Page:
Thursday, April 19, 2012

Out of the mouths of babes: Review of "That's why we don't eat Animals"

I ordered "That's why we don't eat animals" from and pre-ordered "Vegan is love" by Ruby Roth. I have mentioned this before, but my husband and I have arguments about how graphic to get with the kids about why we don't eat meat. We have never had arguments about this type of stuff before--we are normally on the same page, but we just can't see to find a happy medium. Quite frankly, neither one of us seems happy with the solutions. We have a difficult time discussing this with our children and an even harder time giving them the words to use to explain themselves. I can tell you why I don't eat meat, but I presume that you are also an adult. I don't know if I can give you six-year-old words to explain it to another six-year-old child. So, I was really happy to get the book, and I am really looking forward to "Vegan is love" on the 24th.

If you are interested in purchasing the book, you can find it here. The book's website can be found here.

I thought I would give you a special treat today. I asked my children to give a little "guest blogger" review of the book in addition to my review because who better to review it than the babes it is meant for.

First Review: Heather (33 years old, mother of 3, PhD candidate). I loved the book. I thought the prose was lovely and the message was age appropriate for all children ages 0-99! I have a special love for pigs, and I got a little teary-eyed during the pig section. I especially liked how Ruby hit all three legs of the tripod of veganism: health, environment, and animals. I thought the pictures conveyed the horribleness of factory farming without being too graphic for young children. I think it set the right tone to let kids know why we don't eat animals and that this is an important and compassionate choice. I especially loved the book because as a mother of mostly vegan children, it gave me a conversation starter with my children. I needed that.

As many of you know, I have been having a particularly difficult time transitioning my 13-year-old daughter. She is resisting it, and I will not force her. I think she just loves finally having something to rebel about. However, I think in her heart she wants to be a vegan, but she just can't admit it out loud to me. Last night we ate out (something we RARELY do) and she told the waitress four separate times that she did not want chicken or cheese on her noodles. She was very clear in conveying her message that chicken and cheese were not welcome on her plate, so I think she is transitioning without admitting it to me.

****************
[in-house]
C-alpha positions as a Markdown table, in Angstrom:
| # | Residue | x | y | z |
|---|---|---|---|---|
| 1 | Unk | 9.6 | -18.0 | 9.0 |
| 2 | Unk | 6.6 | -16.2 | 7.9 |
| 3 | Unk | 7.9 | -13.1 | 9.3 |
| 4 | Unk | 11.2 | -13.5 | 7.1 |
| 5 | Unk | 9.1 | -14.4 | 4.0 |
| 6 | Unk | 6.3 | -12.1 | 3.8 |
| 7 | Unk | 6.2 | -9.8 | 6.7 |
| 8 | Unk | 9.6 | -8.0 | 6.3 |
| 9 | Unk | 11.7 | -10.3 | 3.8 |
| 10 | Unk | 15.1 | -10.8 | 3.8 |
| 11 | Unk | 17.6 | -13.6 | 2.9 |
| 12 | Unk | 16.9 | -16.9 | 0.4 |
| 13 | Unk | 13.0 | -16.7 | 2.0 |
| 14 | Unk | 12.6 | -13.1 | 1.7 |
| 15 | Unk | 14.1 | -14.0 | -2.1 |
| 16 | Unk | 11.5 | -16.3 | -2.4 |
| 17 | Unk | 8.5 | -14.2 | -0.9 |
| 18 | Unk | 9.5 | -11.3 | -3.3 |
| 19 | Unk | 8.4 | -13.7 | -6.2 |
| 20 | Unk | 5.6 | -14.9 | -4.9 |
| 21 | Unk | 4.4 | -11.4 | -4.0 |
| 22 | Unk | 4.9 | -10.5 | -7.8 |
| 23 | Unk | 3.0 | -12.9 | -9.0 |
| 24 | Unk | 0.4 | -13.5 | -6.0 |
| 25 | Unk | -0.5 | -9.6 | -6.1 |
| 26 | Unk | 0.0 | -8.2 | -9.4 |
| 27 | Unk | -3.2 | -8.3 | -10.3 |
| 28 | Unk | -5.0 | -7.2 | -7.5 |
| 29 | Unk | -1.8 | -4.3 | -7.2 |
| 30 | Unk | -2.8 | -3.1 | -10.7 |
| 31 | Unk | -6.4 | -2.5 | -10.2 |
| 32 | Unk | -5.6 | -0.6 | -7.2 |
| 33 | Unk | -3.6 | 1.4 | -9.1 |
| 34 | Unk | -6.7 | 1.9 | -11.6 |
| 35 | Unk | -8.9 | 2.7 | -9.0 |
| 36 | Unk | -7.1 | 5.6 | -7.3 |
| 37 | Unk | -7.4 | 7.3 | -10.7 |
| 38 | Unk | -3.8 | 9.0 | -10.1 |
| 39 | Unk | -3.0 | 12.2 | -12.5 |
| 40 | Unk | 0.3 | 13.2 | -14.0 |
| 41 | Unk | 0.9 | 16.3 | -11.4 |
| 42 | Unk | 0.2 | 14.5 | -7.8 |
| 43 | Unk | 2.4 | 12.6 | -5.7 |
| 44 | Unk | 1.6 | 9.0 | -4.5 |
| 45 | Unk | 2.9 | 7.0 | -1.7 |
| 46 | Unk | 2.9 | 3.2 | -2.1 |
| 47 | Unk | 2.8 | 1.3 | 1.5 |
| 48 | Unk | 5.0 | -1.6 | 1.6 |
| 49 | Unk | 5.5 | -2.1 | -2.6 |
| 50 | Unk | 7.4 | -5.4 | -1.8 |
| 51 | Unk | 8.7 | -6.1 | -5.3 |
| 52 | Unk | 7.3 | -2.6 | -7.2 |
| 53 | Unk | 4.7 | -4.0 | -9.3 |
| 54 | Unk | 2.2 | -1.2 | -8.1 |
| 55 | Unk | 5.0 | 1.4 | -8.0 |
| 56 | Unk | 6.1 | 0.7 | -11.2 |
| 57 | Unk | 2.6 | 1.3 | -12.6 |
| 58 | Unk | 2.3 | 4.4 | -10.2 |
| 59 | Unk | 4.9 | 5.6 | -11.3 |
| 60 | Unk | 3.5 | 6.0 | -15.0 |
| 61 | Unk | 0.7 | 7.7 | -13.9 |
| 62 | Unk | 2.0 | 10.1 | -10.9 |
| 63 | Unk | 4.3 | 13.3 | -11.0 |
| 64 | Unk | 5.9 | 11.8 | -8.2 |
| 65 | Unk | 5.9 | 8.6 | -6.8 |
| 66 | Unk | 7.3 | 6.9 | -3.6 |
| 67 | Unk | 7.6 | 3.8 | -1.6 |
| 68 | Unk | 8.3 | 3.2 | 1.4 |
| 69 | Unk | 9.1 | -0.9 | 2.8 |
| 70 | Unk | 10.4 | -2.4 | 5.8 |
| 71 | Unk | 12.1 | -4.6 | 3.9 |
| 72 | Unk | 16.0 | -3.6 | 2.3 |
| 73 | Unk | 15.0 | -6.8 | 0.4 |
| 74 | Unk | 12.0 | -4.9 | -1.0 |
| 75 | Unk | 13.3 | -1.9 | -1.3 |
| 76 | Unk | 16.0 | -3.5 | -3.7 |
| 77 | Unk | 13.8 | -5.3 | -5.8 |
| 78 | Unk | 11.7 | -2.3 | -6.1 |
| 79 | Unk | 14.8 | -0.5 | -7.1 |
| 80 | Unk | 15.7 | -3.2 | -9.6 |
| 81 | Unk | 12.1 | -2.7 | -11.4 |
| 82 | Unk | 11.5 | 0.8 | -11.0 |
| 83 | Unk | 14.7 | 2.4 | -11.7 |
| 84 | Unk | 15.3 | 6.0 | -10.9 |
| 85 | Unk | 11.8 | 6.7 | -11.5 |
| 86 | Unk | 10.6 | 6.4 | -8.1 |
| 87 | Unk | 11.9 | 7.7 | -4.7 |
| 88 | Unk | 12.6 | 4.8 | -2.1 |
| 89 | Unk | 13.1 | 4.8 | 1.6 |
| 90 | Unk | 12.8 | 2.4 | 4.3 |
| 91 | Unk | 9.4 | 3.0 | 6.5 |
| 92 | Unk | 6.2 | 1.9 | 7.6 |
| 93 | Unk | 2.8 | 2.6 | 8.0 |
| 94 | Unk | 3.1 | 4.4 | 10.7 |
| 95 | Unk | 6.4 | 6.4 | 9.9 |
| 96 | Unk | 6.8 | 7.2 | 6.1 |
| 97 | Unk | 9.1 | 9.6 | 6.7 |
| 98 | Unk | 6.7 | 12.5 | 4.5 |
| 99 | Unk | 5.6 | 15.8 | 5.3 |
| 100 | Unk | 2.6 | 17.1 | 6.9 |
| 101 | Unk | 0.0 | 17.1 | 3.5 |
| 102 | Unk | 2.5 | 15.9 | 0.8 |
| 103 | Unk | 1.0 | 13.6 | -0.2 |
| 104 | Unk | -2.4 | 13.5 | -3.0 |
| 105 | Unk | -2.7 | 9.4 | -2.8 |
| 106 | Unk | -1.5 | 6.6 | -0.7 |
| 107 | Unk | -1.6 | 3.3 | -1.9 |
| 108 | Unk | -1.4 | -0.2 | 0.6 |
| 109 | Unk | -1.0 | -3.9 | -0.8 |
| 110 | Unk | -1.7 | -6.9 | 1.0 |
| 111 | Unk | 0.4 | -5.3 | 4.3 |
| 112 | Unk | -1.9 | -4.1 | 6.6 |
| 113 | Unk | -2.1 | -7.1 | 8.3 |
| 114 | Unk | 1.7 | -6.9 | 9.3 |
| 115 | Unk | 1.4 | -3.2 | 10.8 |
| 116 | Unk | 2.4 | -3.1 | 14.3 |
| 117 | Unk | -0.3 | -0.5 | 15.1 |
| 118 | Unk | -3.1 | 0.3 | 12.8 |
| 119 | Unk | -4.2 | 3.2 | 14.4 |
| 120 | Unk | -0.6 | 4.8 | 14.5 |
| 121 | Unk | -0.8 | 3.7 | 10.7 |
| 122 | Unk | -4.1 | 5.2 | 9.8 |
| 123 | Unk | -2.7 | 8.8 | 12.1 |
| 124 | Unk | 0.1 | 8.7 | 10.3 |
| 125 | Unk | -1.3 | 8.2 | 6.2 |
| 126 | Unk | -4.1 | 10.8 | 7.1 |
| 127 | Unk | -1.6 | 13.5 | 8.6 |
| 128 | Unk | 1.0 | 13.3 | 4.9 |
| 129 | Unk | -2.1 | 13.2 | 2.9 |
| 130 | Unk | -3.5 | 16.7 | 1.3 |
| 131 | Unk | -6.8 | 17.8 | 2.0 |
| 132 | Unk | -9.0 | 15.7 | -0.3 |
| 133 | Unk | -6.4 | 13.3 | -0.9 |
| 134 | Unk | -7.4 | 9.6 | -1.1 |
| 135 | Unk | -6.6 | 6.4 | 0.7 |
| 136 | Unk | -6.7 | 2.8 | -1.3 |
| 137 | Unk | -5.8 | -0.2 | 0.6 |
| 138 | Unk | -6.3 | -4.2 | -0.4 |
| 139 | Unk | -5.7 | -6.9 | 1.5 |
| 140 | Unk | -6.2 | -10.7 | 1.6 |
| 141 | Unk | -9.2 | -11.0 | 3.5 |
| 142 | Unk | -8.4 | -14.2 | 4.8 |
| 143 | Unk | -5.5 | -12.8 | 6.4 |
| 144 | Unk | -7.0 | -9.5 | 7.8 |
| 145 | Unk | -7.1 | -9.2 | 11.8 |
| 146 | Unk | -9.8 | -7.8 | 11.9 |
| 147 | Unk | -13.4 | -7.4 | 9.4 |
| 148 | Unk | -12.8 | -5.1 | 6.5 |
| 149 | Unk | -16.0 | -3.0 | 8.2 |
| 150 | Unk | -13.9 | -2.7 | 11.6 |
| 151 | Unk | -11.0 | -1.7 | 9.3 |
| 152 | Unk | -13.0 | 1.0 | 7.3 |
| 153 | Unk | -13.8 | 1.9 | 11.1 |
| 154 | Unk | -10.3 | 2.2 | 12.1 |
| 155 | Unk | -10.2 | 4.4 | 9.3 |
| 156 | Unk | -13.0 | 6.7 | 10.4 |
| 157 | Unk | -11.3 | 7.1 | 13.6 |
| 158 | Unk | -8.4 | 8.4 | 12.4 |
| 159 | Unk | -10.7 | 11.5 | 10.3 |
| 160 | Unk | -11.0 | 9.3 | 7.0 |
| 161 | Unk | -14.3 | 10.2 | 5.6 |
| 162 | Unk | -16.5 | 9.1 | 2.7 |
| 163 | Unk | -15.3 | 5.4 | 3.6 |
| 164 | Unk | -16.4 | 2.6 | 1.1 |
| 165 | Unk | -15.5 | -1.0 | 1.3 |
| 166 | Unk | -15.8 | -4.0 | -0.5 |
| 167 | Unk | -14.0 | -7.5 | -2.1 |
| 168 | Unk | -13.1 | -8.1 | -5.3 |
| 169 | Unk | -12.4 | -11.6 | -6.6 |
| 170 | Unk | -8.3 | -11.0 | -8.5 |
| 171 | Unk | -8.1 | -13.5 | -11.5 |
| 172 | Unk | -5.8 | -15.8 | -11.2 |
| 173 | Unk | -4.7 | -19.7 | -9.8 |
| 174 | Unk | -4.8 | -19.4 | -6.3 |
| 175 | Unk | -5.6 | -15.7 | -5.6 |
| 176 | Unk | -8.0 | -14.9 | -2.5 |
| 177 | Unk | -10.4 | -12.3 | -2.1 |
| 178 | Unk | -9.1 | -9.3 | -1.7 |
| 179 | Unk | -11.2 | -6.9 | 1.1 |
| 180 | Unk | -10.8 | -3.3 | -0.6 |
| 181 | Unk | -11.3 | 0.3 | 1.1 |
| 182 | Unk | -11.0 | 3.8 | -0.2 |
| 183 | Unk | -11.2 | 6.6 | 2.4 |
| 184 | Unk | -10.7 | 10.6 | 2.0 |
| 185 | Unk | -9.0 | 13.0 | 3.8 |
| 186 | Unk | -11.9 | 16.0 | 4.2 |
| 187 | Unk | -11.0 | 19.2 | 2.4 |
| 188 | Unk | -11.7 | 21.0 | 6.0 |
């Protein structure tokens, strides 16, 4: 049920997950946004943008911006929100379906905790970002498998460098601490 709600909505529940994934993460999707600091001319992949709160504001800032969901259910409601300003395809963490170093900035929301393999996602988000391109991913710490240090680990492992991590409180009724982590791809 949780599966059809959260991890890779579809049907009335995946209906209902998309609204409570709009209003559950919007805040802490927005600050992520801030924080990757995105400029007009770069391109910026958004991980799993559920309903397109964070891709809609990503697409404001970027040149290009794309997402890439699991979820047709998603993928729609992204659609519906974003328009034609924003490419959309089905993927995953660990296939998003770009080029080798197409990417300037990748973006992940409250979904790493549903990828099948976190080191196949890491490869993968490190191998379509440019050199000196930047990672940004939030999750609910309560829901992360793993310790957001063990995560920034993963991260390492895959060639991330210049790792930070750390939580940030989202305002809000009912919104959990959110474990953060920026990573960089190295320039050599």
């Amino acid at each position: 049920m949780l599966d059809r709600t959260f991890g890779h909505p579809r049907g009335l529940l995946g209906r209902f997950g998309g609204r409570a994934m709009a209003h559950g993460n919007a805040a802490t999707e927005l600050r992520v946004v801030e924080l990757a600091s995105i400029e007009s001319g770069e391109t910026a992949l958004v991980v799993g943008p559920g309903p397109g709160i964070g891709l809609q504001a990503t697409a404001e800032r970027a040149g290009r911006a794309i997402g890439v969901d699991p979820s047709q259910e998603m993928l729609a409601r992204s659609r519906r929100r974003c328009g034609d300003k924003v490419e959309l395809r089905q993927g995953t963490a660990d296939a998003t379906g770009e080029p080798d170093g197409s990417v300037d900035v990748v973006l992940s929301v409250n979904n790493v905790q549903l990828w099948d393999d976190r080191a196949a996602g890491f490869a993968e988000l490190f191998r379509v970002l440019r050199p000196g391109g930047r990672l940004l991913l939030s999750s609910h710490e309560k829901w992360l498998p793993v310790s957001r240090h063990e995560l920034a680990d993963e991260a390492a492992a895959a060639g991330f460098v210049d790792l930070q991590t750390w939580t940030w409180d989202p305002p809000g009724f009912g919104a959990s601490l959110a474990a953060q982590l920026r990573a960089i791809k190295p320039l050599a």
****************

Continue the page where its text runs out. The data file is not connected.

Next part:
Before I offer you her review, I want to set the stage a little bit. We were all sitting on the couch (me and the three girls). I started reading the book. The two younger ones were very engaged, but Maggie was looking around doing other things, not paying attention. By the third page, she had sat up, turned her entire body toward me, and was leaning forward, paying attention. Her favorite pre-vegan food is BBQ. When we read the pig page, she said, "Aww, pigs are my new favorite animals." I said, "But Maggie, pigs make ribs and BBQ sammies." She said, "Oh, that's a problem." I have a sneaking feeling she just gave up eating pigs for good.

2nd Review: Maggie (13 years old, 7th grader). I think that the book, That’s Why We Don't Eat AnimalsBy: Ruby Roth, is an amazing book that describes family and factory farming in a very sophisticated way. This book is good for describing the reasons why vegans and vegetarians decide not to eat meat. This book describes the terrible care of the animals that are raised in factory farms. It also describes how free animals live, and that they need their habitats and families to survive. In factory farms, according to Ruby Roth, animals are mistreated and taken from their homes so people can eat them without realizing what happens to those poor defenseless creatures. The picture usage was very creative and caught my attention. In my opinion this book is a very good informational text that should inspire many people to cut down their meat consumption.

3rd Review: Persephone (10 years old, 4th grade): I think the book was very heart warming. I also think if we know about the problem why don’t  we stop  it. We choose what to do, why don’t we choose to stop it. I think we should stop wasting our time killing and more time growing plants. I love your book and take it from me I love to read. So nice job.

Now back to your regularly scheduled writer! Persephone seemed really moved by the book. But she is totally transitioned to a vegetarian diet and is mostly vegan. She is the most committed to the cause already, so I think the book really ignited her activist side. Now, my six-year-old didn't write a review down, but she dictated some thoughts to me.

4th Review: Medea (6 years old, Kindergarten). I thought the book was really sad. I really like Thanksgiving and we usually eat Turkey. What are we going to do this year? (My response was, what do you want to do?) I don't think we should eat a Turkey. It is so sad that they can't fly. I wish I could fly. Does eat animals really destroy the environment? (My response was: It is one of the things that helps destroy the environment). How can we go to Earth Day and eat meat? That is so sad. I think I'm really sad for the pigs. I want to snuggle corney (our dog) so she knows how much I love her and maybe she can tell the pigs I love them too.

Obviously, we are family that loves pigs. I think you can see that we all really enjoyed the book, and we will be recommending it to others. Good job Ruby, and we can't wait to read "Vegan is love!"

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